ShowsBefore You GoBulletin BoardContactAboutSearch
Show and Features | Deal of the Week-Travel Update |
Culture Watch | Question of the Week | Letters of the Week |
Traveler's Aid | Library | Host's View
One of America's most famous travelers, Jack Kerouac, would have turned 80 this coming Tuesday, March 12. "On The Road" is a classic for the ages, especially resonant for anyone looking for free-wheeling adventure by day and reflective poetry readings by night. Our free-wheeling poet/reporter, Hank Rosenfeld, had a Kerouac-like experience himself, post-college. And we're not at all surprised.

Postcard: S.F. Taxi Tours

By Hank Rosenfeld [3/8/2002]

Real Audio Listen in RealAudio          help Need audio help?

After college I moved to California to get as far away from Connecticut as I could. I tried San Diego because my sisters live there, but it was too - "beachy." Up the coast in LA, I met this Emmy writer in a sweat suit who wrote for Carol Burnett, lived next door to Carl Reiner, the whole deal. He said, "Kid if yer a writer, you don't wanna be in LA." So I kept going ... up to San Francisco, San Francisco...

SFX: Jack Kerouac from "October In The Railroad Earth": "San Francisco San Francisco yer a muttering old bum in a brown beat suit, trying to make a woman on a rainy corner."

I was looking for the Beats, looking for the ghost of Jack Kerouac. Yeah I was 30 to 40 years too late, I know, but there were still a lot of old hippie-beatnik types around, old Berkeley-ized free-speechers, flower-power grandparents... I did what any self-respecting artist did -- I got a job driving a taxicab.

Driving a cab in San Francisco is one of the best jobs in the world because almost everyone who gets in is a tourist in a good mood because they're in one of the greatest cities in the world. I started setting up my own touring service, doing flat-rate excursions through Golden Gate Park after dark, sneaking people from France into the Arboretum under full moons, or taking them down to the end of the Great Highway to watch the moon drop into the ocean, or up the Marin County coast smelling the wet eucalyptus, seeing Redwoods in a fog. Special trips, like driving families with young children up the famous Lombard Street, "crookedist street in the world" -- up, instead of down, or taking them to feed the buffalo in the park, how they liked sourdough best stuck through the fence holes into their big gray tongues. San Francisco is a giant amusement park for visitors, really.

When I first started giving off-the-meter tours, I would do things, like have some folks from Japan -- one night tell me they wanted to get to "314 GROVE" Street, which is practically way out in the avenues. So we drove around and around and I couldn't find "314 GROVE" until I finally figured out they wanted "Fisherman's Wharf,"" -- ohhhh... Fisherman's WHARRfffff..."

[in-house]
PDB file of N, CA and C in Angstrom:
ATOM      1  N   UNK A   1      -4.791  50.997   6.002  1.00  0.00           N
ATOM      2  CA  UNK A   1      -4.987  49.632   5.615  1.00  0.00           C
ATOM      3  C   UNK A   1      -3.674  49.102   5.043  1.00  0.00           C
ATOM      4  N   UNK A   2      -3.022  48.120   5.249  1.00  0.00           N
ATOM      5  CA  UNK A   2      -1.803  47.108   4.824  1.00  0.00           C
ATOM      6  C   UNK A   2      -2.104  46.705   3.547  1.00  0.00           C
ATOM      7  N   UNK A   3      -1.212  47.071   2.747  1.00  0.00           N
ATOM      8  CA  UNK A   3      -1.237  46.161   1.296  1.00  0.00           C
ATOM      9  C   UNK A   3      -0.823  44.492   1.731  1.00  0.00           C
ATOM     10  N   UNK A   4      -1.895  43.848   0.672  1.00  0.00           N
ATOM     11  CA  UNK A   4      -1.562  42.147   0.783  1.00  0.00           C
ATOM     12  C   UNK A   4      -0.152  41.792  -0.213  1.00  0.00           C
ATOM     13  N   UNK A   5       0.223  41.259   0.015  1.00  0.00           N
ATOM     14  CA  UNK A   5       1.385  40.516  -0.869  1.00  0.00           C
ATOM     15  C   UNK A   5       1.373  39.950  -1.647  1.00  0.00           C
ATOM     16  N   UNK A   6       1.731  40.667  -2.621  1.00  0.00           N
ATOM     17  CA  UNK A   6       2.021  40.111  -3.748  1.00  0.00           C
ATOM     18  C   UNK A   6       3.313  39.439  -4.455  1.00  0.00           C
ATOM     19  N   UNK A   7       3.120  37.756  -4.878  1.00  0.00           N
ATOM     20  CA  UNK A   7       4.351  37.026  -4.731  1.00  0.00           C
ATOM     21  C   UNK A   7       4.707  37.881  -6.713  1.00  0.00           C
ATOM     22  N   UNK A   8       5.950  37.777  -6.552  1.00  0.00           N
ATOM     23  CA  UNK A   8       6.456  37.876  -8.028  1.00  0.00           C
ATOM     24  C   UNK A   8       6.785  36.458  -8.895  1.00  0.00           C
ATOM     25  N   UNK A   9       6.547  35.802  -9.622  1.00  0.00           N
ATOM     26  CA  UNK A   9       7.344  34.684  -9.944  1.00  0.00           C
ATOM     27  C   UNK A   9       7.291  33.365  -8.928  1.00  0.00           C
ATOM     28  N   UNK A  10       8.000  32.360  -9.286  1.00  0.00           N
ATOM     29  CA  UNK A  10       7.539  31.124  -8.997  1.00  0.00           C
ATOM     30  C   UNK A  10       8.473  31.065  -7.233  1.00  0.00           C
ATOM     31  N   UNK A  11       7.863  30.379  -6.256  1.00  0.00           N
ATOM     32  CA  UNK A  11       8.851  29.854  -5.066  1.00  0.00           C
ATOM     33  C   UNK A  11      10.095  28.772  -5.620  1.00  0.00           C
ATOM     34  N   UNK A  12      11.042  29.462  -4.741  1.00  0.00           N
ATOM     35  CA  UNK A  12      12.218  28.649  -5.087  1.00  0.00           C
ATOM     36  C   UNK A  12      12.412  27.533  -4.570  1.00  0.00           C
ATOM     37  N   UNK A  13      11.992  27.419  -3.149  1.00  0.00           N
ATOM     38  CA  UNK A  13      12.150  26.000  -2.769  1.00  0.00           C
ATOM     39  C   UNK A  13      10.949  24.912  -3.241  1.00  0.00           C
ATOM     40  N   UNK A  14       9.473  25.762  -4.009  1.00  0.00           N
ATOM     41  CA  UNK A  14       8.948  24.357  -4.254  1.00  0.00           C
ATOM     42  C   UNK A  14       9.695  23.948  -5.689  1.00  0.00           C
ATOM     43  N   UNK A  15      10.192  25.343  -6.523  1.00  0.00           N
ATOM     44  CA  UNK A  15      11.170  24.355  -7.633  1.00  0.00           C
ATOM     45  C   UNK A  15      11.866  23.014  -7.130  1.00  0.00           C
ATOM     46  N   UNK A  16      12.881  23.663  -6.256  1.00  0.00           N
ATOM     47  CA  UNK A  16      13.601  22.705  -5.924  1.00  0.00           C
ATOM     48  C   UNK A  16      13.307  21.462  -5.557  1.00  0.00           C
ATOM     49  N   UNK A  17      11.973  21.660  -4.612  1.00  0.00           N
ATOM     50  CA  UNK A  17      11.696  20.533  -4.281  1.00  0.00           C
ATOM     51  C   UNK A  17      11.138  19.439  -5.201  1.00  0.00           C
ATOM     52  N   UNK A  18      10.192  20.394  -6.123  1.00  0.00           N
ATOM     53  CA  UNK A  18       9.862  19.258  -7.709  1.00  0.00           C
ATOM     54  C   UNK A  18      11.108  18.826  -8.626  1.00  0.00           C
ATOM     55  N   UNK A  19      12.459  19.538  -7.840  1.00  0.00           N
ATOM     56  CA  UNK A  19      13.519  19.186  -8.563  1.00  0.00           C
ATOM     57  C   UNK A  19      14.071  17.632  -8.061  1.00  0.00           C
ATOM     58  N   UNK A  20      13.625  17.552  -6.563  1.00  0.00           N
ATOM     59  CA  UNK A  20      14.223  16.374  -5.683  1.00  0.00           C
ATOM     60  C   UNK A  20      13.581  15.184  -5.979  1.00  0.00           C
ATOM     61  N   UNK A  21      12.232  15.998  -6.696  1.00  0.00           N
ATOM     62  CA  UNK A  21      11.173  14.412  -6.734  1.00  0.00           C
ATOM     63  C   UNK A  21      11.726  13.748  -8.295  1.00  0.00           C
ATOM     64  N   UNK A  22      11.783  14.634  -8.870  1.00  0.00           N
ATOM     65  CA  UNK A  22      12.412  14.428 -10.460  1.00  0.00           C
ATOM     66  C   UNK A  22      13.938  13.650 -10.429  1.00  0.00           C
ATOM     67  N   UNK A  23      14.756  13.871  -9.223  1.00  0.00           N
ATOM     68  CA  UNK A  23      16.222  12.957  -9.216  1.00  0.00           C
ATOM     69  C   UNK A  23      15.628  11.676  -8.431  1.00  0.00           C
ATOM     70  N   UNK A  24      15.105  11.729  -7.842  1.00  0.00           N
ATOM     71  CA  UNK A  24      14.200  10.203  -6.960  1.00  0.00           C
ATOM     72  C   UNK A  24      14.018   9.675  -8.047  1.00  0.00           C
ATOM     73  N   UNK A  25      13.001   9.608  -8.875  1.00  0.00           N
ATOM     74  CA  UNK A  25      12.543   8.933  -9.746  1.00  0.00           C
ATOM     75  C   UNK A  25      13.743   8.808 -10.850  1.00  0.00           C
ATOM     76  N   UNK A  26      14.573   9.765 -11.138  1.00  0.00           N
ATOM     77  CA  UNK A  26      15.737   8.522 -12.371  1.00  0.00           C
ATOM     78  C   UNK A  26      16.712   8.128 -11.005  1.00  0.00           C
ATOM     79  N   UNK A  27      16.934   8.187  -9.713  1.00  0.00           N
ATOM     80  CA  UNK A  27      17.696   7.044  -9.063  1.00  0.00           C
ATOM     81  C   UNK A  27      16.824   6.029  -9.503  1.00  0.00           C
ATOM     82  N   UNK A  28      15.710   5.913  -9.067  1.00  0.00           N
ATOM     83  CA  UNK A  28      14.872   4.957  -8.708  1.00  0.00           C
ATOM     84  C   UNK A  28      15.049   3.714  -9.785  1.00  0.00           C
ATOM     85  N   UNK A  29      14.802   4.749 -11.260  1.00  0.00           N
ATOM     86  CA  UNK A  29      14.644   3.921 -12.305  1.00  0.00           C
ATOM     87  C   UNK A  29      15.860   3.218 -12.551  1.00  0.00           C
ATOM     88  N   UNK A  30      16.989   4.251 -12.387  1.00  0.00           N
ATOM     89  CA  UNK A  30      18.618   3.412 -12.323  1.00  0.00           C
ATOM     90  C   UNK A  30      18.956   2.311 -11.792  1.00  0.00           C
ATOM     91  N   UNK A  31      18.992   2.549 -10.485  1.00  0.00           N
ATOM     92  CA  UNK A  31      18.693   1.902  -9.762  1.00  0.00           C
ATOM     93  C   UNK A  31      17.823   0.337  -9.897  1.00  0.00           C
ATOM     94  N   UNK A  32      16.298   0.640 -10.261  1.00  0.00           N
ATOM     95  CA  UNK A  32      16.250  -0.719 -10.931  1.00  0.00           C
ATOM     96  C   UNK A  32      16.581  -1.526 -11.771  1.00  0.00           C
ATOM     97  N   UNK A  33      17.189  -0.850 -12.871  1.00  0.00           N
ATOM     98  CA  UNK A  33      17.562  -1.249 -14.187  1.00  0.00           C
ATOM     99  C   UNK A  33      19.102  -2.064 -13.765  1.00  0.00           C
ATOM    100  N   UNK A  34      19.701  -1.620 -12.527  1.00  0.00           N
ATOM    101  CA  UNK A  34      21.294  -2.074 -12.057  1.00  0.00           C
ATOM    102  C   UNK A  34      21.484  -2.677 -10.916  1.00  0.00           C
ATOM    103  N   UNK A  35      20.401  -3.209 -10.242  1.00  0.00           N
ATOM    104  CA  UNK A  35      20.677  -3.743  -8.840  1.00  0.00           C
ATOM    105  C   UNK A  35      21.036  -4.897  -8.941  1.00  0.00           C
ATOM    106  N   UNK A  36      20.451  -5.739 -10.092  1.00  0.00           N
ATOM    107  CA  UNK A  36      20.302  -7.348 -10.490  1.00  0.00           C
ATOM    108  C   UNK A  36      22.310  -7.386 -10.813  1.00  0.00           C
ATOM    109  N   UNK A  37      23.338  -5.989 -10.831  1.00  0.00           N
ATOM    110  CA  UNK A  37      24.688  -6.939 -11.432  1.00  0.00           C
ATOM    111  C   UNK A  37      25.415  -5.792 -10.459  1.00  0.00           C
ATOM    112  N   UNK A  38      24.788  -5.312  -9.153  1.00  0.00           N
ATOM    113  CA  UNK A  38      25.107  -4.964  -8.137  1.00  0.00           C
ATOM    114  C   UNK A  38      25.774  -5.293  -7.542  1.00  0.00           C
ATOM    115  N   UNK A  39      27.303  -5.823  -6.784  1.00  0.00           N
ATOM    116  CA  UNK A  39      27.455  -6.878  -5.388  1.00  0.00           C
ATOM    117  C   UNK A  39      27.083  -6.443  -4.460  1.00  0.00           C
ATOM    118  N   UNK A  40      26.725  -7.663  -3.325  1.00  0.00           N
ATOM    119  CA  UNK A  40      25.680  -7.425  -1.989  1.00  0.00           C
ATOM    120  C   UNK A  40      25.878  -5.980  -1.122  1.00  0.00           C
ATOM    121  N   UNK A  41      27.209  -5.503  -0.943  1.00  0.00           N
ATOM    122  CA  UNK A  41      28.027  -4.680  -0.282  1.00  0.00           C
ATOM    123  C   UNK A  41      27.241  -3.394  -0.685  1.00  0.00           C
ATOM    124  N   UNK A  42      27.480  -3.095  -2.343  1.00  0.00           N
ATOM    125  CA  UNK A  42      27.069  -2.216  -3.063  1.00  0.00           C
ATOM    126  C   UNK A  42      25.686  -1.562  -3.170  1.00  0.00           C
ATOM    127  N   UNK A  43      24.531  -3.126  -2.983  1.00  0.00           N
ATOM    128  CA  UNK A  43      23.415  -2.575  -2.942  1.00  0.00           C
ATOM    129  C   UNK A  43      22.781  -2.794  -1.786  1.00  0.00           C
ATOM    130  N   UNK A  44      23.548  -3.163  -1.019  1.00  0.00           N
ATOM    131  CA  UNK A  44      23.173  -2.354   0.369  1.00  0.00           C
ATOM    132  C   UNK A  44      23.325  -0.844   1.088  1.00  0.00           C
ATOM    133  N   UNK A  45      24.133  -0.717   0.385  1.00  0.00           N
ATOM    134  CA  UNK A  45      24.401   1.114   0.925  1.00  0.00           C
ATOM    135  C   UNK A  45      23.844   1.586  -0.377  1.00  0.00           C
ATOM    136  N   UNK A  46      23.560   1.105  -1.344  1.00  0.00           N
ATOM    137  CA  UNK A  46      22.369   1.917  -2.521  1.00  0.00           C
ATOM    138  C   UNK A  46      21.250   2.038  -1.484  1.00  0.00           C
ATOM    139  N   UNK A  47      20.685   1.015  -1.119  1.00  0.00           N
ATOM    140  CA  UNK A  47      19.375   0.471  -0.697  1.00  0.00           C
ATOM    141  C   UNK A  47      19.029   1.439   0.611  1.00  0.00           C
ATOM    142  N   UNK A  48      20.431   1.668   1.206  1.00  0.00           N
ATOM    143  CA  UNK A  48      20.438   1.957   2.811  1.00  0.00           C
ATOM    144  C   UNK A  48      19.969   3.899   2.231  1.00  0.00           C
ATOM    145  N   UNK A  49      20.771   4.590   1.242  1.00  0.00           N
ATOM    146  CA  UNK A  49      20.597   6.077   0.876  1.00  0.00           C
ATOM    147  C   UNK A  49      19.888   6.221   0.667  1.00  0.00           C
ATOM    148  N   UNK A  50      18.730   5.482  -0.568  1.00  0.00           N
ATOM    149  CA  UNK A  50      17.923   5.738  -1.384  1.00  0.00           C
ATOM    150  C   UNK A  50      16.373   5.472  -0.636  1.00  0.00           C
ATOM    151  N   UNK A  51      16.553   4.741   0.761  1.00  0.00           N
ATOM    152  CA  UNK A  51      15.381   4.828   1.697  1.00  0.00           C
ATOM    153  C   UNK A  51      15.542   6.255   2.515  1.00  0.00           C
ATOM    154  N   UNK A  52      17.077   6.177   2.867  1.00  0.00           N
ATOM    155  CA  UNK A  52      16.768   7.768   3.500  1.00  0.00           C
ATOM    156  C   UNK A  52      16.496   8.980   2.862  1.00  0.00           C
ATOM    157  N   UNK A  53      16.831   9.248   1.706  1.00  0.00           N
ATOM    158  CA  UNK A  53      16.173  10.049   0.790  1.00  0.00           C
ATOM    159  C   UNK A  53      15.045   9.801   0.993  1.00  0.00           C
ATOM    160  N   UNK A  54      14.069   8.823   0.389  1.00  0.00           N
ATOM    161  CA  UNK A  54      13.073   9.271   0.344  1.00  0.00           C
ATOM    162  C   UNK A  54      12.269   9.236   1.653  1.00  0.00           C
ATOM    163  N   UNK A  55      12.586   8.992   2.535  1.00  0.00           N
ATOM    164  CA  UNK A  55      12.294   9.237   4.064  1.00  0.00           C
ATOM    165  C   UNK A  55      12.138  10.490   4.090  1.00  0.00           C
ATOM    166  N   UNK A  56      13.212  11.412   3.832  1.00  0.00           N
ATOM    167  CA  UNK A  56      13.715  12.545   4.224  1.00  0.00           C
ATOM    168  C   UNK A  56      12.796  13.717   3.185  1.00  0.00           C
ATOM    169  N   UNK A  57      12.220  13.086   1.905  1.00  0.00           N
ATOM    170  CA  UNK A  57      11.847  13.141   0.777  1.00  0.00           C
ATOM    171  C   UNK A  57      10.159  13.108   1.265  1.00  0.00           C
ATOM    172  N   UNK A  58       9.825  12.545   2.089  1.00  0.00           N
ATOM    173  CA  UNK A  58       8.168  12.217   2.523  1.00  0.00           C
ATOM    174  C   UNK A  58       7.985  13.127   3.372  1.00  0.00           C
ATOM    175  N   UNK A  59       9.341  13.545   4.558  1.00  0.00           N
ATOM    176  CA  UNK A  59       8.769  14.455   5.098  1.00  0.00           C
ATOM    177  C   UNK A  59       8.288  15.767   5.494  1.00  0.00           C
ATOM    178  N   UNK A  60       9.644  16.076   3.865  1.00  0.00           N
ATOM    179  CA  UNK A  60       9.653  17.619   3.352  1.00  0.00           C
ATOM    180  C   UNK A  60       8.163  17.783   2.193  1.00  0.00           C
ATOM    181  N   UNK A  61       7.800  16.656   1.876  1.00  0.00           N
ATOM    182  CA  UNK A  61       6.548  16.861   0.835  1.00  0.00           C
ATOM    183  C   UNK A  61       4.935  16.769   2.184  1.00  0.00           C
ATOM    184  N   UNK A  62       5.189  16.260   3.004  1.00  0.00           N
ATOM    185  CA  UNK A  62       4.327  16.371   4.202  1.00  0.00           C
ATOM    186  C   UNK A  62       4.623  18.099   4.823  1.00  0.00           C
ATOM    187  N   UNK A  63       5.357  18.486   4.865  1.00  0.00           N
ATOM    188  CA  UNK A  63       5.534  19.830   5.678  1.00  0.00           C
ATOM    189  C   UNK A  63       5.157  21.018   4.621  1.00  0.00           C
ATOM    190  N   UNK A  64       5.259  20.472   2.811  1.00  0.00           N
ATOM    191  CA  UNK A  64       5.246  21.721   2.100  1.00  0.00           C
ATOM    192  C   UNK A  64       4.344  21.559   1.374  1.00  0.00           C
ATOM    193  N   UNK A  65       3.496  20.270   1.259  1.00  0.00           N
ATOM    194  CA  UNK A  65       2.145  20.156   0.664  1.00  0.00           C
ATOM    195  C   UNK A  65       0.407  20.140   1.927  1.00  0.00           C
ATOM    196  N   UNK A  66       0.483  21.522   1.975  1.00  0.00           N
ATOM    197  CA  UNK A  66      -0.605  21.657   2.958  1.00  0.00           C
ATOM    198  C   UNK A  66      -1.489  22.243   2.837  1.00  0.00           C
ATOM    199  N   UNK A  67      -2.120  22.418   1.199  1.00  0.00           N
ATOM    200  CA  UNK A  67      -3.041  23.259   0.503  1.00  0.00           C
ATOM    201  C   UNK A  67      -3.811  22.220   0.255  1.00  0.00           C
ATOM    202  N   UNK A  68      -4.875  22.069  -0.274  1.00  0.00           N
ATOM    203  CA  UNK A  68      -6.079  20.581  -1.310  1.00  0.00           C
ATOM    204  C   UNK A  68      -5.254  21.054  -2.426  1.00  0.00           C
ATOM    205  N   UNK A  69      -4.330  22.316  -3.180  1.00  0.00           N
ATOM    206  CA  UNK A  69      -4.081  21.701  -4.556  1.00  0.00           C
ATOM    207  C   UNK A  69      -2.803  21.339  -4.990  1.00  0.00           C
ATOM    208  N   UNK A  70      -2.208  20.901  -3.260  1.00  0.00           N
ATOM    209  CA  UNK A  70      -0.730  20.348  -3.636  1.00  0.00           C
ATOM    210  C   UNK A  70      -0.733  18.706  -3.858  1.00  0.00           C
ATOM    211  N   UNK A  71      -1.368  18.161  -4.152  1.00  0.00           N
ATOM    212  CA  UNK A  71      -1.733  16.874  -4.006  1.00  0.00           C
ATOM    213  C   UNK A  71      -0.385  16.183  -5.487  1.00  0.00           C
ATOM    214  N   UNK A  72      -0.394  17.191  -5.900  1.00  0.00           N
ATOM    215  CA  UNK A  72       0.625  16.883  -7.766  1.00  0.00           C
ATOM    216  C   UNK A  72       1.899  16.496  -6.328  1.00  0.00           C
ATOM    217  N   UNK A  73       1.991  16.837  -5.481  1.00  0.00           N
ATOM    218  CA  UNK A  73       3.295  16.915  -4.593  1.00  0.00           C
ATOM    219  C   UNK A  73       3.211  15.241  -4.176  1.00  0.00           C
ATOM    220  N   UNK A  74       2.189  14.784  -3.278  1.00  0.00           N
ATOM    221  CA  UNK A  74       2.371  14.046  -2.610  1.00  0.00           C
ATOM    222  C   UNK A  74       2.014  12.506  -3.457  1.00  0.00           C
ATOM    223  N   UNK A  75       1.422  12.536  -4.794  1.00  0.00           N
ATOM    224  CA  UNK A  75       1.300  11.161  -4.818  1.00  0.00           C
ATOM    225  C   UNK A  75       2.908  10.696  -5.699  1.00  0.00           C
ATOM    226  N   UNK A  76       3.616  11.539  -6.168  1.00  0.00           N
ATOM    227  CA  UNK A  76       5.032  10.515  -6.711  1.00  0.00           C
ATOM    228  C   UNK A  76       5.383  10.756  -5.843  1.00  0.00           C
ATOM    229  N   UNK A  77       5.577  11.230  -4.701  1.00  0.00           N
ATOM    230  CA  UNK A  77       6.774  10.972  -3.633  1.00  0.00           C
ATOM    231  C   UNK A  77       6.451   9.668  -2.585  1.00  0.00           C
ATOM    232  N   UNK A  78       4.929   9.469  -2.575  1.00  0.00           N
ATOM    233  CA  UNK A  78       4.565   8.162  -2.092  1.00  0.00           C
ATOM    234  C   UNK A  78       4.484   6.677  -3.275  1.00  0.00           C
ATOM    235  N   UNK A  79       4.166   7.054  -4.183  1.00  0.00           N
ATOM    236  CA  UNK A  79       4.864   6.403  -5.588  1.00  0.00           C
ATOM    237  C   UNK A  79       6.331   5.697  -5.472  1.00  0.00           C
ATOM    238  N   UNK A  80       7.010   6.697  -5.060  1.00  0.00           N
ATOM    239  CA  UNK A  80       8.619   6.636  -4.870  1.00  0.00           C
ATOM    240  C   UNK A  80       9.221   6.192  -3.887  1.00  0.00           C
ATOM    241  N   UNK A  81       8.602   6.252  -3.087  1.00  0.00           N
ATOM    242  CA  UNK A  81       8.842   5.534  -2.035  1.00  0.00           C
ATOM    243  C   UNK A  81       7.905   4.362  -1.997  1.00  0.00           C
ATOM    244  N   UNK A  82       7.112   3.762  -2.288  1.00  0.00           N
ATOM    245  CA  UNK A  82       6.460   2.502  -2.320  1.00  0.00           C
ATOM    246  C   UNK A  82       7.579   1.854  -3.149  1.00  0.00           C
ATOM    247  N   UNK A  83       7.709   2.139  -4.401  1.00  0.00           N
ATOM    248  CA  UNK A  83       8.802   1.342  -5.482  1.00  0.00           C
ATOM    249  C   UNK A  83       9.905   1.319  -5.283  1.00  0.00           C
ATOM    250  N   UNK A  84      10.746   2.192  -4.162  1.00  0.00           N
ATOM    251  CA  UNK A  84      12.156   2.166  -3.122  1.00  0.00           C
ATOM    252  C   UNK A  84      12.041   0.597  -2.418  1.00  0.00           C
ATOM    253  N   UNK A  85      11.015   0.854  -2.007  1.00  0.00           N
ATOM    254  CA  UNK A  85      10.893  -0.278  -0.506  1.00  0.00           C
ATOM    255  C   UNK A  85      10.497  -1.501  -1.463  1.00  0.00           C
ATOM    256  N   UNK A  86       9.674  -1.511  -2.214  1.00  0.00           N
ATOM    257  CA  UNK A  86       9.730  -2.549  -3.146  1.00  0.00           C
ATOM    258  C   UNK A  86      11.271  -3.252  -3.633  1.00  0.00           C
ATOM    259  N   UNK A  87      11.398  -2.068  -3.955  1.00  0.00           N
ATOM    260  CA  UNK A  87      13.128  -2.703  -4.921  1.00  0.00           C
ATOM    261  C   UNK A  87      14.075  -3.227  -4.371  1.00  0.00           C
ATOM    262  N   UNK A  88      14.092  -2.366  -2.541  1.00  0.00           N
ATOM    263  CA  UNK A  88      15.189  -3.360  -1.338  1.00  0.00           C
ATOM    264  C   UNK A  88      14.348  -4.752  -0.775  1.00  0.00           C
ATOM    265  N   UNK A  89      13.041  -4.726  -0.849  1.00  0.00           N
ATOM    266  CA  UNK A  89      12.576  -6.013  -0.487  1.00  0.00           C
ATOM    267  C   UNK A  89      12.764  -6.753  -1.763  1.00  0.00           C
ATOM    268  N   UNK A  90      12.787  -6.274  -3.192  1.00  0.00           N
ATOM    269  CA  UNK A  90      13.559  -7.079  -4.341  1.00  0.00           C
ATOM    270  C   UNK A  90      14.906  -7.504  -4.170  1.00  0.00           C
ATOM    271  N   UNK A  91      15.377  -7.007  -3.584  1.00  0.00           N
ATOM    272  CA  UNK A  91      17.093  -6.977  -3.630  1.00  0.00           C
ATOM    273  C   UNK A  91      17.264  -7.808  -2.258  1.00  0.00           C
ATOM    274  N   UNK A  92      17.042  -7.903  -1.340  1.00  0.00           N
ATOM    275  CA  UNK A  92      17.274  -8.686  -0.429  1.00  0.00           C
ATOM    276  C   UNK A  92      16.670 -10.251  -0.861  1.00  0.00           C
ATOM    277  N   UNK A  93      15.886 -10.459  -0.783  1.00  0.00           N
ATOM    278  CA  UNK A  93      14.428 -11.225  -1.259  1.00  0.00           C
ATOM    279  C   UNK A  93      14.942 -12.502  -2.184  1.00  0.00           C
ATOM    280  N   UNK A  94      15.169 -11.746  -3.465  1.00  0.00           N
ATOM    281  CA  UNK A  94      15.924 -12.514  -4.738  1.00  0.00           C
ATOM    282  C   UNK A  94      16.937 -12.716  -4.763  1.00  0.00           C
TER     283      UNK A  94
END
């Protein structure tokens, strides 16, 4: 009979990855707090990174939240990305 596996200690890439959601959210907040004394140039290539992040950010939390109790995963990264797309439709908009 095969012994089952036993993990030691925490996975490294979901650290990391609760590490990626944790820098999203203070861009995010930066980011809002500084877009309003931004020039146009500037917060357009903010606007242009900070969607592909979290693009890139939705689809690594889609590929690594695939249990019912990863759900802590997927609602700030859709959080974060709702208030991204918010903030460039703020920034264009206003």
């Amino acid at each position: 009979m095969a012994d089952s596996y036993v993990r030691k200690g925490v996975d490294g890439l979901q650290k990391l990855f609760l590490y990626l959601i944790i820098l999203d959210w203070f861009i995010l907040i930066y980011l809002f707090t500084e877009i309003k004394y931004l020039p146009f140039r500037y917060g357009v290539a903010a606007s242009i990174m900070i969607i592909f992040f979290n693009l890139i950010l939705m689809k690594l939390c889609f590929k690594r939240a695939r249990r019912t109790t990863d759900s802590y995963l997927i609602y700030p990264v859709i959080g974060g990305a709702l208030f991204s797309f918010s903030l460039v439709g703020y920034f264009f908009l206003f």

One night, a man in my cab made me take him to his house in Sausalito, where he cooked dinner for me, and we played billiards and ping pong. He kept telling me not to worry because "I'm a great guy! Everybody knows me!" But I could tell he was just really lonely, so I stayed and took the $10 tip.

First time I ever saw a real beatnik? Cape Cod, 1960's out in Provincetown. He was walking around in bare feet with a banana in his back pocket. I remember that banana standing out as something different, and my Dad worrying about the whole barefoot thing because he owned a shoe store back in Detroit.

I got to read one night in a "Taxi Poet Night" held at an anarchist bookstore called "Bound Together" in the panhandle:

"San Francisco, Rainy April
Jessica jumped me in the Haight Street hallway
what could I do
she was on mushrooms
I was on glue."

Yeah, I know.

I always feared I'd end up a San Francisco muttering old bum, the kind of guy the tourists cower from -- the kind of guy that makes the city not quite so beautiful.

One night, Gregory Corso fell into my cab. Gregory Corso! "Can you take me to 19th and Guerrero?"

Grey sweater, granny glasses flung down, drunk and disheveled. Gregory Corso, angel-headed beatnik hipster guy -- par excellence -- who wrote the epigraph to Ginsberg's seminal "Kaddish: Be A Star Screwer!" That was it -- the whole thing.

So Corso was in my cab, and as I let him out, I gave him his change and said, "Um, I just wanna tell you that my friends all admire you and we wanna be like you."

"Like me?"

"And your friends, yeah, we all try and be beat, you know -- it's all hopeless, so there's nothing left to do but hope?"

"I used to have some beat friends," he said. He put his grandma glasses back on his head and walked away down Guerrero.

That was too much for me. The next day I quit driving a cab.

A month later I left the Bay for greener pastures.

Return to Feature Archive
Search Savvy Traveler

| E-mail | Privacy | © Copyright 2001, Minnesota Public Radio